Law in Contemporary Society
Trials: For Legitimacy Both for the public and for criminals on trial

  • Certainly trials are imperfect
    • May be a ruse to allow judges or juries to arbitrarily decide what is right and wrong
    • May be manipulated by lawyers to get certain outcomes by picking the right jury, wearing the right suit, or striking the right tone
    • Laws may be blunt tools to get outcomes desired by social forces
    • It may be impossible to ever get TRUE facts, they observed through the subjective lenses of judges and juries and witnesses.
  • Even if the entire criminal trial system is a lie, the system still serves to instill confidence and legitimacy for criminals
    • The theater of the process is impt for criminals
      • Also helpful to encourage ppl to follow the law: follow it bc/ real wrongdoing is punishhed, not just a roll of the dice
  • Assume the criminal system is a set of choices by society as a whole
    • Punish undesirable actions
  • Can be b/c society should/is good, for punishing bad behavior
  • Or can be b/c we make economic choices, and need to weigh the scales in favor of actions that benefit society
  • Whatever the reason for the laws, they are choices made by and executed by some that take away freedom of others
    • Even when laws are on the books, decisions are make mostly by individuals in a non uniform way to enforce or not and how stringently
  • Different police, prosecutors, judges, and juries
    • The arbitrariness of the system requires us to build up the formality

  • No way to get around arbitrary nature of the law
    • Only two other options
  • Nothing is illegal: no
  • There are clear cut regulations. But facts are hard to determine, situations are each unique, and words are limited in what they can make clear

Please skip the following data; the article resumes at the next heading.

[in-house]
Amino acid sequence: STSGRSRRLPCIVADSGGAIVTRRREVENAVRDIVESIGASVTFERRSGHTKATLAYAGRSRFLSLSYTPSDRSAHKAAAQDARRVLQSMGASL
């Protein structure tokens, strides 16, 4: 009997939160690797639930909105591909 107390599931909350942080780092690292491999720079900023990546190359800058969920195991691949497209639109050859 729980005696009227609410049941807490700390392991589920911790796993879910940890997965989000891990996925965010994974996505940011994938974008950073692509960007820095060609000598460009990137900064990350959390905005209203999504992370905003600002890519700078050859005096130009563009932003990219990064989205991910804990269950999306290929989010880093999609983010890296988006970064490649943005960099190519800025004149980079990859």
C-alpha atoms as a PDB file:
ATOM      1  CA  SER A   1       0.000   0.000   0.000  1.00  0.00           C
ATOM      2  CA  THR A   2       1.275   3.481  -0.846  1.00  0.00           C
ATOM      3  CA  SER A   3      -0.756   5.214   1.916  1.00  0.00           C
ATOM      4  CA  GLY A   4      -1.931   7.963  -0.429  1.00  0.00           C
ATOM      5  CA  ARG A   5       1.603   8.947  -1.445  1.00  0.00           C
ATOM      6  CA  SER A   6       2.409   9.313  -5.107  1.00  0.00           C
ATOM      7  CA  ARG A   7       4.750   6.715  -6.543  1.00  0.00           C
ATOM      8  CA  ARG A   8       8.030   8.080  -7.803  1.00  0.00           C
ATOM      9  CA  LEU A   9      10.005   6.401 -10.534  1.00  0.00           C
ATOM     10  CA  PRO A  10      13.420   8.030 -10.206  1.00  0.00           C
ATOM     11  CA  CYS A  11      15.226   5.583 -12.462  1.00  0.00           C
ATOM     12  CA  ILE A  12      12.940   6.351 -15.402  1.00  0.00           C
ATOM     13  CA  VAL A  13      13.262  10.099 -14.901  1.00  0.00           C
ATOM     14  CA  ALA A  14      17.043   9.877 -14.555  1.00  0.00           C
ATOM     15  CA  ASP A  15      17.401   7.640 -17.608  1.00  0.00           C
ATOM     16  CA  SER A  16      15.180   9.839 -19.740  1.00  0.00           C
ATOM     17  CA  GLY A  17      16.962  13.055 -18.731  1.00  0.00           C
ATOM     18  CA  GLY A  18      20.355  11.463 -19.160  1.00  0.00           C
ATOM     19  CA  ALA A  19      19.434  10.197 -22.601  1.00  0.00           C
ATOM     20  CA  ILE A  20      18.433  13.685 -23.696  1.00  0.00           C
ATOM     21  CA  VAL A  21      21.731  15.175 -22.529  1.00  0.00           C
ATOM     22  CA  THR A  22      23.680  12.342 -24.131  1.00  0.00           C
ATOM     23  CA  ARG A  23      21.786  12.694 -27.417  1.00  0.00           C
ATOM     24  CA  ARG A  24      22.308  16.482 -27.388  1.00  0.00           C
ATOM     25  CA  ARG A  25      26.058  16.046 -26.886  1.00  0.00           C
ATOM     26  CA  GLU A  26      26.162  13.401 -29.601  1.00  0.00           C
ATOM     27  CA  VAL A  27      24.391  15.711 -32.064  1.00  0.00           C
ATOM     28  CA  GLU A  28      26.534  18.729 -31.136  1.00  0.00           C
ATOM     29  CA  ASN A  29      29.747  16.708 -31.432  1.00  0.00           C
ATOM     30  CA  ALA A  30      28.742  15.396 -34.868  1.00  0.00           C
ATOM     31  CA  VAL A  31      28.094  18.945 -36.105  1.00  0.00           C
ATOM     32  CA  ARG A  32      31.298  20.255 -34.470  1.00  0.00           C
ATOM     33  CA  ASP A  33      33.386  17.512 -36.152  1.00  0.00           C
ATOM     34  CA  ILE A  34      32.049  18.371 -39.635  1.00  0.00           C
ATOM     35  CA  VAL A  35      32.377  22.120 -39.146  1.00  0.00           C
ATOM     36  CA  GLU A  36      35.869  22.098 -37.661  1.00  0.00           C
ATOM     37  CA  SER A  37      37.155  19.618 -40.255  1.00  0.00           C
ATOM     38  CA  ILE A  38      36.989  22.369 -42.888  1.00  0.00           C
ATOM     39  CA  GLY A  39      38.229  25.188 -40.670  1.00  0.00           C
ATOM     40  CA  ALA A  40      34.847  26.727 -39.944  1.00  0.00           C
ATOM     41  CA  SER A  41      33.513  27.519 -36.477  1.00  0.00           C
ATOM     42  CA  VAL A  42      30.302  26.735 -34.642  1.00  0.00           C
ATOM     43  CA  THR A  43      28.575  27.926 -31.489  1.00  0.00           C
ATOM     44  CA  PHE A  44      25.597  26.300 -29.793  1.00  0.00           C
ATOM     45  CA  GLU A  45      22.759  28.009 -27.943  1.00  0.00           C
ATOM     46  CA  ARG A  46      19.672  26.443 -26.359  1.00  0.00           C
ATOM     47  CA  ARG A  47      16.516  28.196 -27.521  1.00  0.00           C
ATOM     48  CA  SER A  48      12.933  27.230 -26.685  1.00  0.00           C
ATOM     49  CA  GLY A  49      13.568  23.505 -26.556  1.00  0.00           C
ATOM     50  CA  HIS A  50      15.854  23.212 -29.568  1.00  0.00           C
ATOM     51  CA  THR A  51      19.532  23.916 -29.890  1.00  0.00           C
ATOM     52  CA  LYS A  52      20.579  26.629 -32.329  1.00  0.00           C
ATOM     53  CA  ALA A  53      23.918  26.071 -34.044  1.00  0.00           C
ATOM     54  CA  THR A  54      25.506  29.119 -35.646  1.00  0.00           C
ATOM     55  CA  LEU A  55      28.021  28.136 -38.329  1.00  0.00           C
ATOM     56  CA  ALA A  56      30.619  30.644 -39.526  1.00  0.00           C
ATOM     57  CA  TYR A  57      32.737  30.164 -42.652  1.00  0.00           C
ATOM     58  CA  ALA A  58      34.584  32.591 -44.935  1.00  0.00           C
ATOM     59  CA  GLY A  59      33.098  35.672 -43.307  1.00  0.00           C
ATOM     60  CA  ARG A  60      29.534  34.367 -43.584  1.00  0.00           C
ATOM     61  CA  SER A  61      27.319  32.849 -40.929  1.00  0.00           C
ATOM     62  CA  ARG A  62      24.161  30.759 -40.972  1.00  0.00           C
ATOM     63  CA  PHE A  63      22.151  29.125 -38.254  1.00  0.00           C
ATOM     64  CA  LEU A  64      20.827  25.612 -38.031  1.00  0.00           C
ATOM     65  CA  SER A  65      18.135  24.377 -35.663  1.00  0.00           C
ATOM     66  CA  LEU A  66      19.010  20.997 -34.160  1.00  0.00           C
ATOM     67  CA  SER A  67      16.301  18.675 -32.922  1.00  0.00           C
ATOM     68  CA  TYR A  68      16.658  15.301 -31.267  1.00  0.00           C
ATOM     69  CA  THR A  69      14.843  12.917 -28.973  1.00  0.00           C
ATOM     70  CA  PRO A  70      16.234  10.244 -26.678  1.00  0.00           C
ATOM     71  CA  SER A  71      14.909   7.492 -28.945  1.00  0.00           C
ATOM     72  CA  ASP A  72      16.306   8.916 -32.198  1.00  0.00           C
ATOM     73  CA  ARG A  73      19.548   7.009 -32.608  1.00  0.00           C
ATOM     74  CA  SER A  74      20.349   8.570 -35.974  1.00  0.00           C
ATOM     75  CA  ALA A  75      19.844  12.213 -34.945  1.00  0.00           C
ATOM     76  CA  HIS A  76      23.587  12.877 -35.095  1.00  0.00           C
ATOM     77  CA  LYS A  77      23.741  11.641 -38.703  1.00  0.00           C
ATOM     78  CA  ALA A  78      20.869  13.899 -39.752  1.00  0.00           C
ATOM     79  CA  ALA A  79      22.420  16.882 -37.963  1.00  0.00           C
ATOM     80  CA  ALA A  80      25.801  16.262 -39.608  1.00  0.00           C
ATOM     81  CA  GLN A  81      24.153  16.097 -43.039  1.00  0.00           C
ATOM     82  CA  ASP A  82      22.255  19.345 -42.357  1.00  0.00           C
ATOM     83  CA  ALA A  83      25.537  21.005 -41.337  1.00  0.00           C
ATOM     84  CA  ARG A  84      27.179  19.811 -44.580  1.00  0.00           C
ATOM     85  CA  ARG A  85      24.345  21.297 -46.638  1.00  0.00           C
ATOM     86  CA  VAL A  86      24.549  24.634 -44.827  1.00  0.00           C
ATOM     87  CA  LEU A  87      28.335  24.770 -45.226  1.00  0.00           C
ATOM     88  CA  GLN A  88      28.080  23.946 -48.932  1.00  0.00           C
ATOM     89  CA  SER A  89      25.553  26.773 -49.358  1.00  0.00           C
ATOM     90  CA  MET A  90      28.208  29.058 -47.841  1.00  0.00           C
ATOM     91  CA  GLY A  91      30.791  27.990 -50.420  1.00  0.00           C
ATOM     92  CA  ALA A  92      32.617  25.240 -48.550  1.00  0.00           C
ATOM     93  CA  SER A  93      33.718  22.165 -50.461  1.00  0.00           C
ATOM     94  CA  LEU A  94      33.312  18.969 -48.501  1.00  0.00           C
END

• We need a criminal justice system, but we don't want to lay the problems bare to those on trial
    • Certainly there should be clarity: right should be told and council should be given, but clearly there are still flaws
  • But since fact finding and the law are not science, there should be a sense of formality to it
  • Personal liberty is at stake

Decision is b/w:

  • A fašade that appears to be just but is not
  • The truth, but still no justice. No formalities of trial, just a judge who decides

Some could argue that the legal system is about truth at its core, and if both options end in unjust outcomes, go for the truthful one

Other side: both will be unjust, but a system with stature, that appears to work hard to find the truth, will make the laws more efficacious.

  • Inherently flawed, but at least the goal of encouraging people to follow the law will be helped

  • Not good to ignore the problems, they need to be studied, but if we strip away the pretence and formality, we are left with a system that still is imperfect, but people don't believe in it, and decisions coming out of the system lack credibility

  • Unlikely that most convicted criminals would report that they have great confidence in the system: they were locked up.
    • Also, there is always reports of false convictions, even under through the scrutiny of capitol crimes
    • Looking at the prison system, it is clear to anyone that it is not representative of the general population.
    • Natural to resent a system that punishes you, especially of trials are all show

  • This doesn't argue that finding truth isn't still a worthy goal, but the justice system is really a series of human decisions, not scientific. Formalities may be a mask for all of this, but if the ability to discover truth doesn't change, this is better